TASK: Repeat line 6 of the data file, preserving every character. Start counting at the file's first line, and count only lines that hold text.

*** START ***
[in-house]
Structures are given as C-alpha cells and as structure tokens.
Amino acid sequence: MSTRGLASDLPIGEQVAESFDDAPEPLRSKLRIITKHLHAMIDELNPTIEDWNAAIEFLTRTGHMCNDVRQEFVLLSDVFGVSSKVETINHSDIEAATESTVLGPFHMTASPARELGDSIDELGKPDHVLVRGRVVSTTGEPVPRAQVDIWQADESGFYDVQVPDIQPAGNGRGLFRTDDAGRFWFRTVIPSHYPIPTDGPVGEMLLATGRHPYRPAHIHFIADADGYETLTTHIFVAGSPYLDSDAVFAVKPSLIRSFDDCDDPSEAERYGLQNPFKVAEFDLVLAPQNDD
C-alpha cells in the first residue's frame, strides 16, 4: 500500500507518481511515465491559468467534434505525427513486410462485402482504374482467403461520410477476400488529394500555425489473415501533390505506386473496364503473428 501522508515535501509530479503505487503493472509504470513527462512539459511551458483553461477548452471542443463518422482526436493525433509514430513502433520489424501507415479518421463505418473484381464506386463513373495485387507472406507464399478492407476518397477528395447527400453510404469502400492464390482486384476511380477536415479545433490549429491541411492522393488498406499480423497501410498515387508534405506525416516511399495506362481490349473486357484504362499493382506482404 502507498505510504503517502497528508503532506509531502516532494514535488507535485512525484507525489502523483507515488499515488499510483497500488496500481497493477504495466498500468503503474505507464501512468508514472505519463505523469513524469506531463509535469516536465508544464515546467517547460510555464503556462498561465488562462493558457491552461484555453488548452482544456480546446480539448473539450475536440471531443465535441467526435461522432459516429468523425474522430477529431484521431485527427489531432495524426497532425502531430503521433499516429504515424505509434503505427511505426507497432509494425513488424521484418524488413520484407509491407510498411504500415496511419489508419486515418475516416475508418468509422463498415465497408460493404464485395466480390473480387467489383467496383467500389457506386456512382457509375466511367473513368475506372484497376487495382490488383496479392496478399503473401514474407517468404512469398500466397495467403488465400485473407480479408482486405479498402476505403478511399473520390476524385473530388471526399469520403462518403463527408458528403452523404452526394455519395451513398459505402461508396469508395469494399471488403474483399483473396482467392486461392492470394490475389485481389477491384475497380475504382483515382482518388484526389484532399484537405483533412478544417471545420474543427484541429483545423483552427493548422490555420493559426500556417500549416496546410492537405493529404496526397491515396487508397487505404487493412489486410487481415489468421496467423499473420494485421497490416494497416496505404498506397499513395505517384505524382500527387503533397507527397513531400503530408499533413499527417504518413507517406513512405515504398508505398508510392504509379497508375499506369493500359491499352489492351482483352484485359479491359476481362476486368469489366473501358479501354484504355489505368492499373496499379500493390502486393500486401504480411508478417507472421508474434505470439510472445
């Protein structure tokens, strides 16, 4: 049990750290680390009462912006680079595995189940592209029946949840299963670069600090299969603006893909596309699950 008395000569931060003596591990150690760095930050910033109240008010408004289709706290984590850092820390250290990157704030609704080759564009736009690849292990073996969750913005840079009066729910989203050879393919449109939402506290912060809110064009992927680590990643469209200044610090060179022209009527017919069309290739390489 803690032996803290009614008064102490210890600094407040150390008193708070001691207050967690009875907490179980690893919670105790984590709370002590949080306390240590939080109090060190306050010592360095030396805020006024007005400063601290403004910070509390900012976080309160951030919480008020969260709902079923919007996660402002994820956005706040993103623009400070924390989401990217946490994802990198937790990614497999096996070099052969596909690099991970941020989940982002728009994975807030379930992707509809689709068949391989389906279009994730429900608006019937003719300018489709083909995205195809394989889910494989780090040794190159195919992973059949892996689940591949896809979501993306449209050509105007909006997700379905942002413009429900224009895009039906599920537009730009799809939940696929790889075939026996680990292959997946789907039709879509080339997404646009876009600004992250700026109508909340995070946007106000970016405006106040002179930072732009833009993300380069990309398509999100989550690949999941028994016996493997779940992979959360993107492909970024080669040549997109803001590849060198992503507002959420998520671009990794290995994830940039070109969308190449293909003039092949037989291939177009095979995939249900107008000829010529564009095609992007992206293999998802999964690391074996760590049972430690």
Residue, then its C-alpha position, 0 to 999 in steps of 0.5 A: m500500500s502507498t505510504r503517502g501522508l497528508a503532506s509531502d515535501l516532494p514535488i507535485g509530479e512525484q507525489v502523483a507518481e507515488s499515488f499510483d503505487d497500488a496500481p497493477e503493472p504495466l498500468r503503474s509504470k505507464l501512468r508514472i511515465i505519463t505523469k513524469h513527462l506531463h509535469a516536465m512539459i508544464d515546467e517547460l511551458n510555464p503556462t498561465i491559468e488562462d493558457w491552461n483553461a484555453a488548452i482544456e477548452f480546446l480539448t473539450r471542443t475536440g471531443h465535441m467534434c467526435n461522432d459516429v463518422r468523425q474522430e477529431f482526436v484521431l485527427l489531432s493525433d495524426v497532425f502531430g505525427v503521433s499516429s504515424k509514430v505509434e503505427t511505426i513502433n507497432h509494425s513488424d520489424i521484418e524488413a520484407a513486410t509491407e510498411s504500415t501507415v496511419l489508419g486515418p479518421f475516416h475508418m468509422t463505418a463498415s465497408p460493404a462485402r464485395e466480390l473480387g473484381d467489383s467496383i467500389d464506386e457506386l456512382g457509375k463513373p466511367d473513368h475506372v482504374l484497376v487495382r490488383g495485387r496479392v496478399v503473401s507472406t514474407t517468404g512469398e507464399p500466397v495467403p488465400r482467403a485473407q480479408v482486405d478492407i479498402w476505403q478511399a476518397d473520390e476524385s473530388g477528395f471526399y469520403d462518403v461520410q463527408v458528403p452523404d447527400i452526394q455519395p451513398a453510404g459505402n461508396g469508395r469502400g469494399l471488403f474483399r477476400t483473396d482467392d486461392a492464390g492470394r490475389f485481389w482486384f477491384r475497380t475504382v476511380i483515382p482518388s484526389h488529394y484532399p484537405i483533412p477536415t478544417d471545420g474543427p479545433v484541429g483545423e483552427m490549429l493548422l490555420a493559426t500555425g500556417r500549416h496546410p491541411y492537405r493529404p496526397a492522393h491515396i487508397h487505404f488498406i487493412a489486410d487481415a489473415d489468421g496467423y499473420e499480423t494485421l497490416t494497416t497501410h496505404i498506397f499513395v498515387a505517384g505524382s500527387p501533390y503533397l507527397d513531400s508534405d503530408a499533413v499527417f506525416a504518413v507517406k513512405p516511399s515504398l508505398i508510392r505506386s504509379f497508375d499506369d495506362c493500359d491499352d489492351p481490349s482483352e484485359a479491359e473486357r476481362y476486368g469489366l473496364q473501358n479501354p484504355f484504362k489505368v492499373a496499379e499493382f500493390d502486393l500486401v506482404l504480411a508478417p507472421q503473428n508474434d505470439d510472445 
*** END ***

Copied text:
Residue, then its C-alpha position, 0 to 999 in steps of 0.5 A: m500500500s502507498t505510504r503517502g501522508l497528508a503532506s509531502d515535501l516532494p514535488i507535485g509530479e512525484q507525489v502523483a507518481e507515488s499515488f499510483d503505487d497500488a496500481p497493477e503493472p504495466l498500468r503503474s509504470k505507464l501512468r508514472i511515465i505519463t505523469k513524469h513527462l506531463h509535469a516536465m512539459i508544464d515546467e517547460l511551458n510555464p503556462t498561465i491559468e488562462d493558457w491552461n483553461a484555453a488548452i482544456e477548452f480546446l480539448t473539450r471542443t475536440g471531443h465535441m467534434c467526435n461522432d459516429v463518422r468523425q474522430e477529431f482526436v484521431l485527427l489531432s493525433d495524426v497532425f502531430g505525427v503521433s499516429s504515424k509514430v505509434e503505427t511505426i513502433n507497432h509494425s513488424d520489424i521484418e524488413a520484407a513486410t509491407e510498411s504500415t501507415v496511419l489508419g486515418p479518421f475516416h475508418m468509422t463505418a463498415s465497408p460493404a462485402r464485395e466480390l473480387g473484381d467489383s467496383i467500389d464506386e457506386l456512382g457509375k463513373p466511367d473513368h475506372v482504374l484497376v487495382r490488383g495485387r496479392v496478399v503473401s507472406t514474407t517468404g512469398e507464399p500466397v495467403p488465400r482467403a485473407q480479408v482486405d478492407i479498402w476505403q478511399a476518397d473520390e476524385s473530388g477528395f471526399y469520403d462518403v461520410q463527408v458528403p452523404d447527400i452526394q455519395p451513398a453510404g459505402n461508396g469508395r469502400g469494399l471488403f474483399r477476400t483473396d482467392d486461392a492464390g492470394r490475389f485481389w482486384f477491384r475497380t475504382v476511380i483515382p482518388s484526389h488529394y484532399p484537405i483533412p477536415t478544417d471545420g474543427p479545433v484541429g483545423e483552427m490549429l493548422l490555420a493559426t500555425g500556417r500549416h496546410p491541411y492537405r493529404p496526397a492522393h491515396i487508397h487505404f488498406i487493412a489486410d487481415a489473415d489468421g496467423y499473420e499480423t494485421l497490416t494497416t497501410h496505404i498506397f499513395v498515387a505517384g505524382s500527387p501533390y503533397l507527397d513531400s508534405d503530408a499533413v499527417f506525416a504518413v507517406k513512405p516511399s515504398l508505398i508510392r505506386s504509379f497508375d499506369d495506362c493500359d491499352d489492351p481490349s482483352e484485359a479491359e473486357r476481362y476486368g469489366l473496364q473501358n479501354p484504355f484504362k489505368v492499373a496499379e499493382f500493390d502486393l500486401v506482404l504480411a508478417p507472421q503473428n508474434d505470439d510472445 